May 17, 2011

borders: multifeatured lines

Tijuana-San Diego border  (source:Wikipedia)
There are many boundaries in the world, one of the most official ones in big scale are borders, in other words, political boundaries. How often do we confront with boarders personally? How do we understand them socially?

It is very hard to generalize the notion of border as it depends on us and on the boarder we confront with, but there is a common, social agreement on boarders, their visualization - political map, their definition - laws, their realization - boarder surveillance constructions. There are so many different understandings about the border that it makes boarder variable!
Somewhere unstable, shrinking, somewhere growing, walling-in, stabilizing, closing. But thinking about political boarder in GIS terms it often is visualized as one simple line - vector, just enclosing some area within.

Nowadays, having air-transportation, internet, borders just disappear for some people and they start questioning do we need boarders? What do those borders stand for? P. Khanna in his talk on TED says boarders are much more important then they were since nowadays they stand for the economy.. and they are much more violent then we see that. It's not just lines bounding the country, it's the whole network, the network of infrastructure that crosses borders once again provoking the "simple line" notion of border we see on political map.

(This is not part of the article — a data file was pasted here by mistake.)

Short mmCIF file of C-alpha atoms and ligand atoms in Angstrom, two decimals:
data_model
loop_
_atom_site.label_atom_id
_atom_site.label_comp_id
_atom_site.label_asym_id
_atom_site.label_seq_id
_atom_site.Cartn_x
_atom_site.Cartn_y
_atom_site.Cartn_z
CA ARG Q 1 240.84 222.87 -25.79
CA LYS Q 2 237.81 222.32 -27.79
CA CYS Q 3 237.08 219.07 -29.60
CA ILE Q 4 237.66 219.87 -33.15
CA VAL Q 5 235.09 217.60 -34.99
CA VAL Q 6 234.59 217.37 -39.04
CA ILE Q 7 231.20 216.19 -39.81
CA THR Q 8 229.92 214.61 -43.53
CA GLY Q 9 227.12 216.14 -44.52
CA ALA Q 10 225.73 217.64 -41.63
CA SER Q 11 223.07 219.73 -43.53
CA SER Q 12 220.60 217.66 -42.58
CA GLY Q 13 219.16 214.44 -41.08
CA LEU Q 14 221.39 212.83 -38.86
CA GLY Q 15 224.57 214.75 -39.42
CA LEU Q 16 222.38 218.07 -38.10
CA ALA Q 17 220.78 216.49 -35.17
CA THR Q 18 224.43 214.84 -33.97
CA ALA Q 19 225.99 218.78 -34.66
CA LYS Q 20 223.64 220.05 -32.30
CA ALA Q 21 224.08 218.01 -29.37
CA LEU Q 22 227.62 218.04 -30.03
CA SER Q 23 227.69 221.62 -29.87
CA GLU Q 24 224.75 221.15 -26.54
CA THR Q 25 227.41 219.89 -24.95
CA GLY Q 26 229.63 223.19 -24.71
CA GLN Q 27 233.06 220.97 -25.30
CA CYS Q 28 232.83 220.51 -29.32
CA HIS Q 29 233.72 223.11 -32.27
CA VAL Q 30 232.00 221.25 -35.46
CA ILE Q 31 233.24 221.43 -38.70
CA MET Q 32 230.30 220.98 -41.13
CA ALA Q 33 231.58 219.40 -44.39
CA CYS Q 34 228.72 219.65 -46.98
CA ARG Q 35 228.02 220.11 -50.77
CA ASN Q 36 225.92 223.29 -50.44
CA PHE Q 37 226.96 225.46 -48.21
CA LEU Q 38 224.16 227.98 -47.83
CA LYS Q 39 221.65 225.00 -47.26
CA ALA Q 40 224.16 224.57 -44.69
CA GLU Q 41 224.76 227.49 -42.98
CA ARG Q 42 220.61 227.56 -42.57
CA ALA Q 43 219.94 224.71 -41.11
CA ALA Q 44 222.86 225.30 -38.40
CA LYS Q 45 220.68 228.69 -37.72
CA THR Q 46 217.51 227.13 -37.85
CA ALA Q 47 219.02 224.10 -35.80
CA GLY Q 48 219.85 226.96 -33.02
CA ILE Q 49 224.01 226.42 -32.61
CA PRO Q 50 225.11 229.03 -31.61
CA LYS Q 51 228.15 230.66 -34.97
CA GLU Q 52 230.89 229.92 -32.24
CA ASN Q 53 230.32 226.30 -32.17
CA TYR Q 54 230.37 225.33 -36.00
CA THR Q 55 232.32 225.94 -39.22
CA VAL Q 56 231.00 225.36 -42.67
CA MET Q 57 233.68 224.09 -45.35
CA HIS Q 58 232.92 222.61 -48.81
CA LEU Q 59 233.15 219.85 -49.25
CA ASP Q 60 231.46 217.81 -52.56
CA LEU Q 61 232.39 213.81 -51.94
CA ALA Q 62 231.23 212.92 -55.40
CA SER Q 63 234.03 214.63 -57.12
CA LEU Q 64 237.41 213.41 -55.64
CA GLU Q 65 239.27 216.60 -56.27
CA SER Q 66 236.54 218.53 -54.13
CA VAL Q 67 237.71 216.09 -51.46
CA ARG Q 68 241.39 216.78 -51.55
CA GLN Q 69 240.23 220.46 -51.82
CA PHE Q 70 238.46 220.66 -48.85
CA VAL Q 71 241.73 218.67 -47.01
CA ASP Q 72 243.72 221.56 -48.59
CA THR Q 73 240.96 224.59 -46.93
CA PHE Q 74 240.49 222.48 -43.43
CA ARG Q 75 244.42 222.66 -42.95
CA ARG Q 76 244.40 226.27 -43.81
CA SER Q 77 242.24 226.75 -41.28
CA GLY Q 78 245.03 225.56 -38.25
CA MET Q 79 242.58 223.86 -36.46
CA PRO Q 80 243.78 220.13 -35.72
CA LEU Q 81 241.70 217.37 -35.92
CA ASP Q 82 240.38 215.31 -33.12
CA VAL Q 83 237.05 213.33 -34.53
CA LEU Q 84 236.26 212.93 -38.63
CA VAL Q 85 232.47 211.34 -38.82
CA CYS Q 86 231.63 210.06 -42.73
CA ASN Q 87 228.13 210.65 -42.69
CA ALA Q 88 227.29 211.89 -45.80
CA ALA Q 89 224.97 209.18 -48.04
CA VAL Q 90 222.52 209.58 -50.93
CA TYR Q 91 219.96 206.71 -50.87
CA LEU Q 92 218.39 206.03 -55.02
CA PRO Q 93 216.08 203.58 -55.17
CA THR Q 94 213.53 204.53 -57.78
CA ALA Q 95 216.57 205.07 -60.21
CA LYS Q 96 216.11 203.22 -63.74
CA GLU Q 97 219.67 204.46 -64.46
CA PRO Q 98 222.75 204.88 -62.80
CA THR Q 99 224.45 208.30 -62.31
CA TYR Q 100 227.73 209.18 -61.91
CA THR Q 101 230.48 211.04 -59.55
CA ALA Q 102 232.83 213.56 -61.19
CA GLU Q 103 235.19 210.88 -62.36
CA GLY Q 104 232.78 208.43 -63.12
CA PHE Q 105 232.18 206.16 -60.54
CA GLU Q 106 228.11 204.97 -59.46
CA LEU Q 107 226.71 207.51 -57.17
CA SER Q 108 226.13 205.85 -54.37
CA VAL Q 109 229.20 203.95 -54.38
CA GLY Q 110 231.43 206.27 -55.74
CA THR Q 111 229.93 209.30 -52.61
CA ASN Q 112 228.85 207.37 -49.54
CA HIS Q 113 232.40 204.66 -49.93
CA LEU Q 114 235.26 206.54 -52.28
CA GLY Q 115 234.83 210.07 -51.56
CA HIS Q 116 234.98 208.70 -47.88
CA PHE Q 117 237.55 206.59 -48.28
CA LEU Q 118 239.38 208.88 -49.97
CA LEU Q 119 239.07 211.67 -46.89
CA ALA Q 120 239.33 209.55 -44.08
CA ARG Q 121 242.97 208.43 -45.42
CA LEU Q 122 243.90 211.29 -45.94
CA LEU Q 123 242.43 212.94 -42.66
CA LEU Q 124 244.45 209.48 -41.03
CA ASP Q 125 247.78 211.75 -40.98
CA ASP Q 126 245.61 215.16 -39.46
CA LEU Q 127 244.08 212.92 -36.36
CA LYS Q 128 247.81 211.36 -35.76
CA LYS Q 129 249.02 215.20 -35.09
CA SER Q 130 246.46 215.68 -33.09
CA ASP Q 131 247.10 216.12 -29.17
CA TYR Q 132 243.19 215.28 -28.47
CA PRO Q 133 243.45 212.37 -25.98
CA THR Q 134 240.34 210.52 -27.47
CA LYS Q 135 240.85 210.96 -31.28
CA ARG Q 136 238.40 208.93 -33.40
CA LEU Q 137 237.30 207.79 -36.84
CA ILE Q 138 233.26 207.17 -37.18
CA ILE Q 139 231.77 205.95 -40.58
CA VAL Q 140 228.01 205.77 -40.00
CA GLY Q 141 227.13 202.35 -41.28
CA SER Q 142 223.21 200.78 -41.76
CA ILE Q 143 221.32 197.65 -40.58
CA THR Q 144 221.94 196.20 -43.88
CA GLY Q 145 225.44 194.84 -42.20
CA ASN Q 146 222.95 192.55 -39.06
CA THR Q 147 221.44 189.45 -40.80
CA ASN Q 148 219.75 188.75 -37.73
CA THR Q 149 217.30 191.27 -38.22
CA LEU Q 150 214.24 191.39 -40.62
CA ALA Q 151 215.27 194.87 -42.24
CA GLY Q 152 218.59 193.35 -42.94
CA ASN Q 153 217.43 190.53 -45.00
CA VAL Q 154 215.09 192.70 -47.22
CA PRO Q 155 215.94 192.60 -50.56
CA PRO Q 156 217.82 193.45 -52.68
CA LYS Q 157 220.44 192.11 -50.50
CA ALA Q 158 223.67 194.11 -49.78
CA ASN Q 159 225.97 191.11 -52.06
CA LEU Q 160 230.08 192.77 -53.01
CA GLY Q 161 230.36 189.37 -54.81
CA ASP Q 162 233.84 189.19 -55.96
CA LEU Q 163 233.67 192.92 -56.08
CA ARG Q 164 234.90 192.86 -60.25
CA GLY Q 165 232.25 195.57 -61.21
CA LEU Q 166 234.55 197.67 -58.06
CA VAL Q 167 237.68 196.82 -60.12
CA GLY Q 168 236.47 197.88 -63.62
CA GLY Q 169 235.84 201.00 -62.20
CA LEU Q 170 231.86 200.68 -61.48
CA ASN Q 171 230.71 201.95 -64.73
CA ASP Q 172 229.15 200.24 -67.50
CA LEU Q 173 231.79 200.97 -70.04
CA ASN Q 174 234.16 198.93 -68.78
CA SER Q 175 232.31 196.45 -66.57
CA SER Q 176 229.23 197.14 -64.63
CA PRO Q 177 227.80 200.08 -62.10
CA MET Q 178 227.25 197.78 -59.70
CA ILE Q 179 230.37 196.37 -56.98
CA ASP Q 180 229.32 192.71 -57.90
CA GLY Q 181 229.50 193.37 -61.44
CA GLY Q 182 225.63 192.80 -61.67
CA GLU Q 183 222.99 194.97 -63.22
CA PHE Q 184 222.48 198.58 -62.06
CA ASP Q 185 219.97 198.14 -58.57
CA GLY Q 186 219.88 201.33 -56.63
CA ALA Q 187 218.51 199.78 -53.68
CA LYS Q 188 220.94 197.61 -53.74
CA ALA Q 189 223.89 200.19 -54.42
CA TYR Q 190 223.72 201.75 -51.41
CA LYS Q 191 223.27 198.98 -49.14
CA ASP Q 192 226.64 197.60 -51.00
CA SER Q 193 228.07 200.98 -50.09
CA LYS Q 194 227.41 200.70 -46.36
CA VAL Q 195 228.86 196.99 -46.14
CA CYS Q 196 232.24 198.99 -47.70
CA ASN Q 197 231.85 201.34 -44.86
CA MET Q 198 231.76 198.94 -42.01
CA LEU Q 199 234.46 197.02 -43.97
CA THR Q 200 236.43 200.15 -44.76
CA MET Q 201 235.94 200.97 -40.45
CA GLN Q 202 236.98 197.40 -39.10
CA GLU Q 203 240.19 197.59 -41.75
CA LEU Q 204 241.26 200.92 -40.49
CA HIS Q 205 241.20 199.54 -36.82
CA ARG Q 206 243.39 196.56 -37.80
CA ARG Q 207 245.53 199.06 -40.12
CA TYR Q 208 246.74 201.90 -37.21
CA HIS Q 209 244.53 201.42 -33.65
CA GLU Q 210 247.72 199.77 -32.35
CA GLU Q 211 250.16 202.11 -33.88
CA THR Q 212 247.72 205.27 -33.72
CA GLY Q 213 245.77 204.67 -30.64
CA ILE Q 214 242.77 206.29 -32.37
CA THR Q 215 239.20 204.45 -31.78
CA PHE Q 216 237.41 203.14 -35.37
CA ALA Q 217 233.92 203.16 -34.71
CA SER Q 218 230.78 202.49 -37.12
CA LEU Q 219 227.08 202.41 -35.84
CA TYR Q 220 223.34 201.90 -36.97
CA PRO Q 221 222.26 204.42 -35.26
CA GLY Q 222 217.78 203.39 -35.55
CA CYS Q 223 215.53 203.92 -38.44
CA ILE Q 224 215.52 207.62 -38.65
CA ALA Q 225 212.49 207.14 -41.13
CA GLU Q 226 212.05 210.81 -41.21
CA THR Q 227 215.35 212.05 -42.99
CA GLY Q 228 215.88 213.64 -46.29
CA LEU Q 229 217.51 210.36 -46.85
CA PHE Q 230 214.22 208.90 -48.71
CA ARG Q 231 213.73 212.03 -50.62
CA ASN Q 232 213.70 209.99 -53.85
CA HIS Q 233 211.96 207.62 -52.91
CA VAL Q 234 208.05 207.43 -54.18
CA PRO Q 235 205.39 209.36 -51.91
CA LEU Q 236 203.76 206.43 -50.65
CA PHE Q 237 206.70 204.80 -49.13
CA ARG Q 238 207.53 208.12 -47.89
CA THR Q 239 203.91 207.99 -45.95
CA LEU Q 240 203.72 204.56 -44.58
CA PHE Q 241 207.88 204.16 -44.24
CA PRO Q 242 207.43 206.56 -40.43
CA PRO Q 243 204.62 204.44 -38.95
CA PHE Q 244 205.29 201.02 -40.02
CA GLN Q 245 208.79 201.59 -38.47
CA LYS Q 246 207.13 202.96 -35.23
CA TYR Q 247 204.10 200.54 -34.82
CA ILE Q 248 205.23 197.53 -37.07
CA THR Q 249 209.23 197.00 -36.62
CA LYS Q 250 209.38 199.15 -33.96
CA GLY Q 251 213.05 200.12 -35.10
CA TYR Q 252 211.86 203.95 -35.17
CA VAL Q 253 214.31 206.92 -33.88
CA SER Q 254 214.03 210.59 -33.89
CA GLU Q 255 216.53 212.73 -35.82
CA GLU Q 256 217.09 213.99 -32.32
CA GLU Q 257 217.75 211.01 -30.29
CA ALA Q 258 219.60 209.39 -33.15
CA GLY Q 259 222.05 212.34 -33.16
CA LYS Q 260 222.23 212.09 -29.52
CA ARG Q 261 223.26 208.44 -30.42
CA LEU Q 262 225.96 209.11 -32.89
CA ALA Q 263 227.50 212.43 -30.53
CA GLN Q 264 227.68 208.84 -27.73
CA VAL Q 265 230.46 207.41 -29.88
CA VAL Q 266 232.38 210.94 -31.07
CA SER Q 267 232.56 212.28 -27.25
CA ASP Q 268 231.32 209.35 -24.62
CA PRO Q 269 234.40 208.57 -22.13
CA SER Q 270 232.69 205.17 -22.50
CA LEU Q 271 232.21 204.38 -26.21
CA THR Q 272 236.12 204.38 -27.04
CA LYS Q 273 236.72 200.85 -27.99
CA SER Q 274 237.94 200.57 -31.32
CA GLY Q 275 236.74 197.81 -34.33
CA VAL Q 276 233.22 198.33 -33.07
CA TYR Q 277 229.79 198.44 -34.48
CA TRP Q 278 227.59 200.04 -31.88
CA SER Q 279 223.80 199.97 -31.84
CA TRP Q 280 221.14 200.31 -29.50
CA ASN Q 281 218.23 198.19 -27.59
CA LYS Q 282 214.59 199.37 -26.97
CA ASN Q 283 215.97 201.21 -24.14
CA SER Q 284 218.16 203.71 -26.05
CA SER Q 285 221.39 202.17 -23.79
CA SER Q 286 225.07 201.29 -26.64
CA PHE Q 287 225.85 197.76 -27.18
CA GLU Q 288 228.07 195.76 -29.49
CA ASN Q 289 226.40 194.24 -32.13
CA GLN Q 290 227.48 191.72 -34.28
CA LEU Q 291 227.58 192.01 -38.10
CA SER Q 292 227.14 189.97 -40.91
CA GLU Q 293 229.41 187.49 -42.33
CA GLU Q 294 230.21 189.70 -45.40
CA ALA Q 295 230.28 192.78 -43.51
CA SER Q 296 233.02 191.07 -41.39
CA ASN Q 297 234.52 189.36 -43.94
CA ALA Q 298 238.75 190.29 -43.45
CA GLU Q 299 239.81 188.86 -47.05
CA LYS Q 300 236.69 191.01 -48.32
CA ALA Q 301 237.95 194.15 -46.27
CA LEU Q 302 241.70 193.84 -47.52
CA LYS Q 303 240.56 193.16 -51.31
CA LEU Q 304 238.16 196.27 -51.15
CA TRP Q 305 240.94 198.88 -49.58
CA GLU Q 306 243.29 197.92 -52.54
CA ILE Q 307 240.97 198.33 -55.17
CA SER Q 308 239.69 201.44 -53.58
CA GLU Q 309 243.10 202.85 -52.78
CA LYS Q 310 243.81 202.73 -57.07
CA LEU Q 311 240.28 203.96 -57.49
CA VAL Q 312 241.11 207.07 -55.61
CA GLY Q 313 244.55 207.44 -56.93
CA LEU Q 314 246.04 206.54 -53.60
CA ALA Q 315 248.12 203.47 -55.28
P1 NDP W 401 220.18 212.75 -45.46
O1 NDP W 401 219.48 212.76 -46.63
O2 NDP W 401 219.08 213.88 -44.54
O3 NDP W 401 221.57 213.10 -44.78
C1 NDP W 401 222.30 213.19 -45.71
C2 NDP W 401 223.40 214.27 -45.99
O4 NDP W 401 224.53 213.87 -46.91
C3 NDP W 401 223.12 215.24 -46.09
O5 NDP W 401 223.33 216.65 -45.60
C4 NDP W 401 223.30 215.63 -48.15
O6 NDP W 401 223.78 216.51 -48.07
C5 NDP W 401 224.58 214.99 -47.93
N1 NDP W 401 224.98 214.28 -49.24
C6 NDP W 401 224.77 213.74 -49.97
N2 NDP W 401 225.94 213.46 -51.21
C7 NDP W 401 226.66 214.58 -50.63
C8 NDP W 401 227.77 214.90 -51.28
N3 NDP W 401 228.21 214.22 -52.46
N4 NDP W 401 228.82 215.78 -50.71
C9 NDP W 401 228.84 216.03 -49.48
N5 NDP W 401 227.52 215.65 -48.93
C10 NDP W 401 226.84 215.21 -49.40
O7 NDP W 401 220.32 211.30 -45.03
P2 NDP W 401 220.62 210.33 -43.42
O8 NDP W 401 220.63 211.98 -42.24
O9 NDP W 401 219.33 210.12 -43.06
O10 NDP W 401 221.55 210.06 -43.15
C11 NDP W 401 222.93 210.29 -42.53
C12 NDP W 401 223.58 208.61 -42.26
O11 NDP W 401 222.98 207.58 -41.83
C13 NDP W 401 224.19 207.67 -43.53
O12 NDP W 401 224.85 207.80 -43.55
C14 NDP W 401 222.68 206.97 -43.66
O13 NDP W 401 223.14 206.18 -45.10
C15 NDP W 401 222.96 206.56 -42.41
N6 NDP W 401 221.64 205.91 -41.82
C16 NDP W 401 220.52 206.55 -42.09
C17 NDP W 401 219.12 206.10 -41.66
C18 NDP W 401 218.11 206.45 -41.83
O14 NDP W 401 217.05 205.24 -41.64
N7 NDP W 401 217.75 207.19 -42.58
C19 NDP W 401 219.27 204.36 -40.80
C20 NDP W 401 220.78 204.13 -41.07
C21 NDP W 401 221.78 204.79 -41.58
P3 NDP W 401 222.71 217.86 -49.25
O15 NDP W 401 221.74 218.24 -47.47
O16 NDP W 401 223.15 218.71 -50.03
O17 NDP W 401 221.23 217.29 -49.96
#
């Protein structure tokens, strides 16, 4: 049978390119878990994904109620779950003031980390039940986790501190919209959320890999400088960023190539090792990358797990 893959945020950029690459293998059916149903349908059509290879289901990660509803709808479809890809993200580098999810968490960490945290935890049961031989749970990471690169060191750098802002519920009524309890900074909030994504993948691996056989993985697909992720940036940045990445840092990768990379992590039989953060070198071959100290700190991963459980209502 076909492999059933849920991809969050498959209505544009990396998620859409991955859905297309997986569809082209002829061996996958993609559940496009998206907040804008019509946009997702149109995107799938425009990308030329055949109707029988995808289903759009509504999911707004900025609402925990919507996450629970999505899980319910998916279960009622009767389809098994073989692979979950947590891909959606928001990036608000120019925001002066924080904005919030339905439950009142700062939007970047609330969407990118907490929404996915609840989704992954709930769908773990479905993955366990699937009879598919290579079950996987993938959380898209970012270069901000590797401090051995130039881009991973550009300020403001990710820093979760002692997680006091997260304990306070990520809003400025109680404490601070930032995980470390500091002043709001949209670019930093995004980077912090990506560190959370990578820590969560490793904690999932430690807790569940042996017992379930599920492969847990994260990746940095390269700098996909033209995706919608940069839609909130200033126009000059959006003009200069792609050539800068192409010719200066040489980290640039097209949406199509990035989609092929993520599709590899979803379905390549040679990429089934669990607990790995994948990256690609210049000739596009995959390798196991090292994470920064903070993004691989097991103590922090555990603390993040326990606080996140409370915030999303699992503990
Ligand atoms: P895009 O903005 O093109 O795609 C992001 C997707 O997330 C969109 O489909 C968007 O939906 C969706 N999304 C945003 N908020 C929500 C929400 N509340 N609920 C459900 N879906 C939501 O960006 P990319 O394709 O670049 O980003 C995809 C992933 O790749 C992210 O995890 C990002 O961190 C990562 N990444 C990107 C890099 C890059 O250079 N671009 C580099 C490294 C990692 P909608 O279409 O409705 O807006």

Maybe it's not the best talk, but the ideas I found their can raise lot's of questions in the relation of the boarder visualization and border cognition. Simplification, surely, is good, but since the childhood you are grown with this political simplification, and indeed it tends to become more and more complex in political terms.

No comments:

Post a Comment